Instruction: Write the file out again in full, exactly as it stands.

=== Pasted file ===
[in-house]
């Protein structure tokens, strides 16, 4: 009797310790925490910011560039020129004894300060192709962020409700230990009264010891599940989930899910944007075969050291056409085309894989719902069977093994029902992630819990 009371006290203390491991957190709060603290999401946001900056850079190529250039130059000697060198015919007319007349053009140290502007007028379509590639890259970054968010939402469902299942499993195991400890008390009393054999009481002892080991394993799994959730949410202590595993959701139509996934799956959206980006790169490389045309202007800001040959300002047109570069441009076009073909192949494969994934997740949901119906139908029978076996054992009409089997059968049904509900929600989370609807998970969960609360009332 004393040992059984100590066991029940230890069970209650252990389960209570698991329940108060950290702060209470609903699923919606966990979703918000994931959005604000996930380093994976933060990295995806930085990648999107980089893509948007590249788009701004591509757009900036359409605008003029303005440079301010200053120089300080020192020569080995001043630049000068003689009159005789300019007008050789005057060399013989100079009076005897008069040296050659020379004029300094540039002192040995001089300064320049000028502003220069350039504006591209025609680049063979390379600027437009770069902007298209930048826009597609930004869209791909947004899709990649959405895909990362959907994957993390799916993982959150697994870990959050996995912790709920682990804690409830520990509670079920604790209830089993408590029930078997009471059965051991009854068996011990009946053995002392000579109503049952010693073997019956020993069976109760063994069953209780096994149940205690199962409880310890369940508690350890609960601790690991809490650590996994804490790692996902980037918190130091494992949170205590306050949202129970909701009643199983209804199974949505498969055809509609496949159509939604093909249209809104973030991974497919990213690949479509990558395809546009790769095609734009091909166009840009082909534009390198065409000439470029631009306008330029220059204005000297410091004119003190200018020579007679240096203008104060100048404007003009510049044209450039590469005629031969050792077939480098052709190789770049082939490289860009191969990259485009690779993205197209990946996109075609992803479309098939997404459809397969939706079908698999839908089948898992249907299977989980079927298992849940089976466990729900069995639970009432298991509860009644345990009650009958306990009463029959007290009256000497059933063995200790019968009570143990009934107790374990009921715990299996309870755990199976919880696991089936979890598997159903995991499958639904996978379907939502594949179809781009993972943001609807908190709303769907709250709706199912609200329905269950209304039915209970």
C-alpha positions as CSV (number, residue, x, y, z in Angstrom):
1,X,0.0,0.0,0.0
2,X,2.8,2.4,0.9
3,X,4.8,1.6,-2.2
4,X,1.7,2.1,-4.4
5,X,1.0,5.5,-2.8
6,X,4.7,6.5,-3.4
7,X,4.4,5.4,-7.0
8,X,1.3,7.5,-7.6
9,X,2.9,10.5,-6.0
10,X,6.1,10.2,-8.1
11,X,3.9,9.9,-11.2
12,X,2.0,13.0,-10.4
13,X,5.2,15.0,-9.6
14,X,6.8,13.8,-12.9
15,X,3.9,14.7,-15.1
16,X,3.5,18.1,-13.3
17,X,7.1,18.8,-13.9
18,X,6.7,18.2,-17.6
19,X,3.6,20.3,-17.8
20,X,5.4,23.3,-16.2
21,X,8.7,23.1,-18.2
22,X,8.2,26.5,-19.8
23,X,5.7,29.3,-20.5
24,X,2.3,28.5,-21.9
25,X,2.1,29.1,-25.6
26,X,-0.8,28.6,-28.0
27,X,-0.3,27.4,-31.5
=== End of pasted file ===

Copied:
[in-house]
């Protein structure tokens, strides 16, 4: 009797310790925490910011560039020129004894300060192709962020409700230990009264010891599940989930899910944007075969050291056409085309894989719902069977093994029902992630819990 009371006290203390491991957190709060603290999401946001900056850079190529250039130059000697060198015919007319007349053009140290502007007028379509590639890259970054968010939402469902299942499993195991400890008390009393054999009481002892080991394993799994959730949410202590595993959701139509996934799956959206980006790169490389045309202007800001040959300002047109570069441009076009073909192949494969994934997740949901119906139908029978076996054992009409089997059968049904509900929600989370609807998970969960609360009332 004393040992059984100590066991029940230890069970209650252990389960209570698991329940108060950290702060209470609903699923919606966990979703918000994931959005604000996930380093994976933060990295995806930085990648999107980089893509948007590249788009701004591509757009900036359409605008003029303005440079301010200053120089300080020192020569080995001043630049000068003689009159005789300019007008050789005057060399013989100079009076005897008069040296050659020379004029300094540039002192040995001089300064320049000028502003220069350039504006591209025609680049063979390379600027437009770069902007298209930048826009597609930004869209791909947004899709990649959405895909990362959907994957993390799916993982959150697994870990959050996995912790709920682990804690409830520990509670079920604790209830089993408590029930078997009471059965051991009854068996011990009946053995002392000579109503049952010693073997019956020993069976109760063994069953209780096994149940205690199962409880310890369940508690350890609960601790690991809490650590996994804490790692996902980037918190130091494992949170205590306050949202129970909701009643199983209804199974949505498969055809509609496949159509939604093909249209809104973030991974497919990213690949479509990558395809546009790769095609734009091909166009840009082909534009390198065409000439470029631009306008330029220059204005000297410091004119003190200018020579007679240096203008104060100048404007003009510049044209450039590469005629031969050792077939480098052709190789770049082939490289860009191969990259485009690779993205197209990946996109075609992803479309098939997404459809397969939706079908698999839908089948898992249907299977989980079927298992849940089976466990729900069995639970009432298991509860009644345990009650009958306990009463029959007290009256000497059933063995200790019968009570143990009934107790374990009921715990299996309870755990199976919880696991089936979890598997159903995991499958639904996978379907939502594949179809781009993972943001609807908190709303769907709250709706199912609200329905269950209304039915209970």
C-alpha positions as CSV (number, residue, x, y, z in Angstrom):
1,X,0.0,0.0,0.0
2,X,2.8,2.4,0.9
3,X,4.8,1.6,-2.2
4,X,1.7,2.1,-4.4
5,X,1.0,5.5,-2.8
6,X,4.7,6.5,-3.4
7,X,4.4,5.4,-7.0
8,X,1.3,7.5,-7.6
9,X,2.9,10.5,-6.0
10,X,6.1,10.2,-8.1
11,X,3.9,9.9,-11.2
12,X,2.0,13.0,-10.4
13,X,5.2,15.0,-9.6
14,X,6.8,13.8,-12.9
15,X,3.9,14.7,-15.1
16,X,3.5,18.1,-13.3
17,X,7.1,18.8,-13.9
18,X,6.7,18.2,-17.6
19,X,3.6,20.3,-17.8
20,X,5.4,23.3,-16.2
21,X,8.7,23.1,-18.2
22,X,8.2,26.5,-19.8
23,X,5.7,29.3,-20.5
24,X,2.3,28.5,-21.9
25,X,2.1,29.1,-25.6
26,X,-0.8,28.6,-28.0
27,X,-0.3,27.4,-31.5